Behavioral Economics: Hyperbolic Discounting

This week we’ll be discussing hyperbolic discounting. This is the human tendency to prefer smaller payoffs now over larger payoffs later. This is essentially caused because humans’ perception of time is not linear; people tend to think of time in relative terms.

An example of hyperbolic discounting would be to ask someone if they would prefer $50 now or $100 a year from now. Chances are, they would pick the $50. But, given the choice between $50 in nine years or $100 in ten years, they would choose the $100.

Hyperbolic discounting is important to understand because it factors into many of our everyday decisions. DamnInteresting explains it is one reason why people will “make commitments long in advance that they would never make if the commitment required immediate action. The same defective reasoning causes people to underestimate the future consequences of drug use, unhealthy diets, procrastination, etc.”

Banks and credit card companies take advantage of this irrationality. People wanting to buy expensive items will borrow money not giving anything a second thought, discounting the future impact that these these payments and interest rates will have.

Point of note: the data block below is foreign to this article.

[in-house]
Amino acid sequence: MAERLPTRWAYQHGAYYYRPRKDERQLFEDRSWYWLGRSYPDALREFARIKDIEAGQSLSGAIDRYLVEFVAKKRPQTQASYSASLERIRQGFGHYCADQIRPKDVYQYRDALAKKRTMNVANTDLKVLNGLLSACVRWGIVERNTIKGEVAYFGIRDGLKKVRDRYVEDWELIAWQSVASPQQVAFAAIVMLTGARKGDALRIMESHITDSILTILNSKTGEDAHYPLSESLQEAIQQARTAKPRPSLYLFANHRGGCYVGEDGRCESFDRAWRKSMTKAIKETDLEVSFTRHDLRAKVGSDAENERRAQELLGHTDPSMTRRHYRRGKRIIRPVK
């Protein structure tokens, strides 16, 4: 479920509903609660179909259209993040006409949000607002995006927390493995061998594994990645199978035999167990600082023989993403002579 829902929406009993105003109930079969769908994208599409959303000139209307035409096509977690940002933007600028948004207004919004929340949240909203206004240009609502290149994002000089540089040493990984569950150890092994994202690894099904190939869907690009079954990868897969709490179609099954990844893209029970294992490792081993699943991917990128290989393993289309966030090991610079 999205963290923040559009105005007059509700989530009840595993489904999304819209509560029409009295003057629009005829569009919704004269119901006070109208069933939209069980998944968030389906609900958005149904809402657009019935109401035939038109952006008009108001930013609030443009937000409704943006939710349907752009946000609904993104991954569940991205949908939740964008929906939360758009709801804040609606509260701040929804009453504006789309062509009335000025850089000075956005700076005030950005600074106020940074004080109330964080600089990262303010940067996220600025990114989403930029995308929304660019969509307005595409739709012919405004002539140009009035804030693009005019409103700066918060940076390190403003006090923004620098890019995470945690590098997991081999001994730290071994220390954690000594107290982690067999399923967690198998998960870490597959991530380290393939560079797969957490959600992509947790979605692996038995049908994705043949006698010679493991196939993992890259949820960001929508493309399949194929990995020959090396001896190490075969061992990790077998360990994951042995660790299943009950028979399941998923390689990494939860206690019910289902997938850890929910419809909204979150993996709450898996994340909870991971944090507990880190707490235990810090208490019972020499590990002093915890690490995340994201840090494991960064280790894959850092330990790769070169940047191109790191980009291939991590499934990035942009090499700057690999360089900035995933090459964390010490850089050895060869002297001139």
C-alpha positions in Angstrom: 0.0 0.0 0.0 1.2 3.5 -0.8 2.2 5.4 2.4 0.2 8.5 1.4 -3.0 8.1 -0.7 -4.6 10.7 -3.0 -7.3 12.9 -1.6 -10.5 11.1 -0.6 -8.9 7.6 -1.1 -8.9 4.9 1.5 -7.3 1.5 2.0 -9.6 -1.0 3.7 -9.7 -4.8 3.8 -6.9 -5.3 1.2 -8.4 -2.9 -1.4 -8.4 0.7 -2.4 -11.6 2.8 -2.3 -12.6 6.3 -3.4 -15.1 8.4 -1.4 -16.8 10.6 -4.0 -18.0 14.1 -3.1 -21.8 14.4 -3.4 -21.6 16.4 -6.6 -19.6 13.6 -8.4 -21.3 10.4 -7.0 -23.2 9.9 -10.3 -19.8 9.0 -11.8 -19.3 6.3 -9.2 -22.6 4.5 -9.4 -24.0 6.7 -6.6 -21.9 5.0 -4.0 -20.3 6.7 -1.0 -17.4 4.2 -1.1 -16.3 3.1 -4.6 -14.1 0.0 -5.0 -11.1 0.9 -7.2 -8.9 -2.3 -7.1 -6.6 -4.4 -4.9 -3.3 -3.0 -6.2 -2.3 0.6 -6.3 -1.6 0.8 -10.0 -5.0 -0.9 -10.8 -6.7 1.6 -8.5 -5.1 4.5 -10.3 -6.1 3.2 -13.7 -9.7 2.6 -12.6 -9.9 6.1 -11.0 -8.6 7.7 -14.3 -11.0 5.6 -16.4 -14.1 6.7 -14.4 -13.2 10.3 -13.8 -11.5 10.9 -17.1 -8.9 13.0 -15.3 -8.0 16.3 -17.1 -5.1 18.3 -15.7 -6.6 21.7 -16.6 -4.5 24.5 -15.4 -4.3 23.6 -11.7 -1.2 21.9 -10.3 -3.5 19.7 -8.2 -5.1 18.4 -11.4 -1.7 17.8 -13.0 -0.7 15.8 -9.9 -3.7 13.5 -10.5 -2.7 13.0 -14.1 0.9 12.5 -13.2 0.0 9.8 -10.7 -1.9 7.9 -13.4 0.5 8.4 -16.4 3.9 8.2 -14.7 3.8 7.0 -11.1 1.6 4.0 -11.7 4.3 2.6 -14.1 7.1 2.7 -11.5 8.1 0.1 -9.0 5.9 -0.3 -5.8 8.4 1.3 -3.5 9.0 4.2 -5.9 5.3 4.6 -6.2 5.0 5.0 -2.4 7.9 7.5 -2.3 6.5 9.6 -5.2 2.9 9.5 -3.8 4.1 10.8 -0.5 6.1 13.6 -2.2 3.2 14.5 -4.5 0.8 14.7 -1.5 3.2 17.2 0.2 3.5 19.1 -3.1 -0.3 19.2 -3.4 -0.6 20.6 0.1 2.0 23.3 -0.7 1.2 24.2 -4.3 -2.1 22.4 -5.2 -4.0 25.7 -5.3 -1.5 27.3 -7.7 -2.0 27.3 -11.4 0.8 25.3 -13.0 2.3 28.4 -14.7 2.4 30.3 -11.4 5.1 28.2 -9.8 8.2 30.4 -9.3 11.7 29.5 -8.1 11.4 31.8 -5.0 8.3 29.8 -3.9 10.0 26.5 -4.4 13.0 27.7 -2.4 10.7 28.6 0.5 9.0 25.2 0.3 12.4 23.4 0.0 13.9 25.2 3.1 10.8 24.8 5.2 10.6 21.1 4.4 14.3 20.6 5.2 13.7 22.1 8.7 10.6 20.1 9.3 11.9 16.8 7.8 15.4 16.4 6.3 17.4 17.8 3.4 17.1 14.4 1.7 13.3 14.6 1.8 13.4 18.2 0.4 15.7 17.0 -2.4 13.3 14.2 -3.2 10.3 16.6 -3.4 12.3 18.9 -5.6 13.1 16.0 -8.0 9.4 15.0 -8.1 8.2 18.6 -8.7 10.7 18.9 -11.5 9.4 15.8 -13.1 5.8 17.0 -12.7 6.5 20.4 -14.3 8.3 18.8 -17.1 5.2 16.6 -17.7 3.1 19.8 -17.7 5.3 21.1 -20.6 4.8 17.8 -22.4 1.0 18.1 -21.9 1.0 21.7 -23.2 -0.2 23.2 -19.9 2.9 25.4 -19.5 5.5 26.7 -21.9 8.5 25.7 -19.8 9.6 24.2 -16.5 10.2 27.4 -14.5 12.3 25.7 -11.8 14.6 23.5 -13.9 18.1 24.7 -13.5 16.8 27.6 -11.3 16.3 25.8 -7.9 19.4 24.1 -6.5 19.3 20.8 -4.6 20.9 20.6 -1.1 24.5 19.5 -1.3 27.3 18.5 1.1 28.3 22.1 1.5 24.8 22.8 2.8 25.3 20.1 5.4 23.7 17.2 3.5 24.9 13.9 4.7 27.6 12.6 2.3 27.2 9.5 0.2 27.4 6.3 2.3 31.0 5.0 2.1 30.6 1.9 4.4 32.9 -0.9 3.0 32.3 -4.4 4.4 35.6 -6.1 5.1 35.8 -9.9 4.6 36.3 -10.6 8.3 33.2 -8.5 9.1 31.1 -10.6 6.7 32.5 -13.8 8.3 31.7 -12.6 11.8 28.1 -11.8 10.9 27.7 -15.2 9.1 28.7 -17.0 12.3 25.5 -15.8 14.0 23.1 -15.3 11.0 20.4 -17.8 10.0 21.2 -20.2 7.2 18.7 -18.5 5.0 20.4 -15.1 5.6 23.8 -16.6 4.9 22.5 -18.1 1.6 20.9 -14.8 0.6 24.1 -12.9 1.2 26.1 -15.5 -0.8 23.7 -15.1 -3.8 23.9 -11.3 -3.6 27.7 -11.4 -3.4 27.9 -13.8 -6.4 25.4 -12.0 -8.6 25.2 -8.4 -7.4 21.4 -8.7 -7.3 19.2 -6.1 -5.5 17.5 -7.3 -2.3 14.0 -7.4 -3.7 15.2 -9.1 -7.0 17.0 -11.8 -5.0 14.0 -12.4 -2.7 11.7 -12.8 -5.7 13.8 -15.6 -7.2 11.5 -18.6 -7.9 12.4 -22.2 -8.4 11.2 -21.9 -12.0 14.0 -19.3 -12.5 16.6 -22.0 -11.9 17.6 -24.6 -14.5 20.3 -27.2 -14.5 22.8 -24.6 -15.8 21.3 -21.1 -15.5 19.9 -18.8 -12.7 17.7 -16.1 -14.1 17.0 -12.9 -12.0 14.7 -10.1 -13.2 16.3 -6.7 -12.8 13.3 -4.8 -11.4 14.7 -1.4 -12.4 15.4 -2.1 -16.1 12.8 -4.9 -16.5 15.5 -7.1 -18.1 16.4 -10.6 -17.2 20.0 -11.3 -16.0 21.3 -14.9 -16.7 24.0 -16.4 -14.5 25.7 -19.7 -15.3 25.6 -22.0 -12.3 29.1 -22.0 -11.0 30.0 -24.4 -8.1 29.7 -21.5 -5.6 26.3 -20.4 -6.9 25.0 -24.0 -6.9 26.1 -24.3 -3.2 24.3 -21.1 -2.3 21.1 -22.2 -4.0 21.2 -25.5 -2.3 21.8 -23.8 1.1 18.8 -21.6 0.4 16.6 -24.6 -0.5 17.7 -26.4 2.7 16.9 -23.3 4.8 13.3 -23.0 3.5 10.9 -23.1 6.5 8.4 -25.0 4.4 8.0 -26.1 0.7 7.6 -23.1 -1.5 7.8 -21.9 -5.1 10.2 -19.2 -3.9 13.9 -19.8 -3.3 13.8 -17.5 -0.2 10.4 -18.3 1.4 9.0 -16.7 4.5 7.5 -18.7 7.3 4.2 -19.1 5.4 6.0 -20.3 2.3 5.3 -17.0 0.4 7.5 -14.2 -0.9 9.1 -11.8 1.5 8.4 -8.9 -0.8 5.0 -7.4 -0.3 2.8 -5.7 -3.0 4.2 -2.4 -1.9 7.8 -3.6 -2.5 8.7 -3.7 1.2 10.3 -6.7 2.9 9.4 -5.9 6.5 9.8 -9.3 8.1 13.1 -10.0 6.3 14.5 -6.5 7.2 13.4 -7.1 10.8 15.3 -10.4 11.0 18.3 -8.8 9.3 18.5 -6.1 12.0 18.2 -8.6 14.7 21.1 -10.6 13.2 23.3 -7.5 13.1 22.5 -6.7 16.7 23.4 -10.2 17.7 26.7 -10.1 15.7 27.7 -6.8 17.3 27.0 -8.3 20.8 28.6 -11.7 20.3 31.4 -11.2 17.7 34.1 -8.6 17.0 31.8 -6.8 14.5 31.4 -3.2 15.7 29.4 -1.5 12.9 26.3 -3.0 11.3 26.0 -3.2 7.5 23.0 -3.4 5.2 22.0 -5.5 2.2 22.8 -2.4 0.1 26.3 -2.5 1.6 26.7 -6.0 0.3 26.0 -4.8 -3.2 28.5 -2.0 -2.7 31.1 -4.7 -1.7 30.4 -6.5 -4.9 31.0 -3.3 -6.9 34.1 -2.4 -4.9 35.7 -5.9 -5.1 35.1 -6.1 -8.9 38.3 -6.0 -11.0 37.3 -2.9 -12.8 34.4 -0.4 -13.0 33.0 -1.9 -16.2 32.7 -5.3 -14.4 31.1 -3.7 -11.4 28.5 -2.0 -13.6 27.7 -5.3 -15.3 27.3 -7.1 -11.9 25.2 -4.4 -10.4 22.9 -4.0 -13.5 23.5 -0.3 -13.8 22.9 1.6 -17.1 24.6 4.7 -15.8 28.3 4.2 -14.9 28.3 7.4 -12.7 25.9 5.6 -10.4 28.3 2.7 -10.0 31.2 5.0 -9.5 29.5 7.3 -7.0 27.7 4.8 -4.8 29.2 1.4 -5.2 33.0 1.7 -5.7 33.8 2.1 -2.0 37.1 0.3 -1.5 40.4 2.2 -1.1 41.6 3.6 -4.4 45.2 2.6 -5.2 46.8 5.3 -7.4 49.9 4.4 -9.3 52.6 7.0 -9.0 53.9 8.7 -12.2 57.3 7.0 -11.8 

An interesting finding to leave you with: Research has been done on animals, and similar behaviors involving hyperbolic discounting have been observed. (In one particular study, pigeons were given two buttons to choose between. Button A provided them with a small amount of food now, while button B provided them with a larger amount of food in the future. Like humans, the pigeons preferred the immediate reward from button A!)

If you would like to read more information about time discounting and time preference, including the history and modeling, click here.

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1 Comment »

  • Sarah says:

    Hmm. A little bizarre to refer to a natural selection advantage displayed by animals in general as ‘defective reasoning’ if you ask me, but on a par with a lot of other economic theorizing on the mythical ‘homo oeconomicus’. Biologists have little trouble explaining why people, in common with most other animals, do this: in an uncertain world we can never be sure that ‘the long run’ will ever arrive. Those who prefer the big risk over the small certainty often don’t survive long enough to reproduce. Thus, most of us have risk aversion as part of our genetic makeup. Of course a few daredevils can be useful- every so often one of them gets really lucky, to the benefit of their whole kin group, so there are usually a few of ’em ready to ready to slough off the civilized shackles and go exploring. If we lose most of them, well, they’re usually excess males anyway, so no great loss. ;-)


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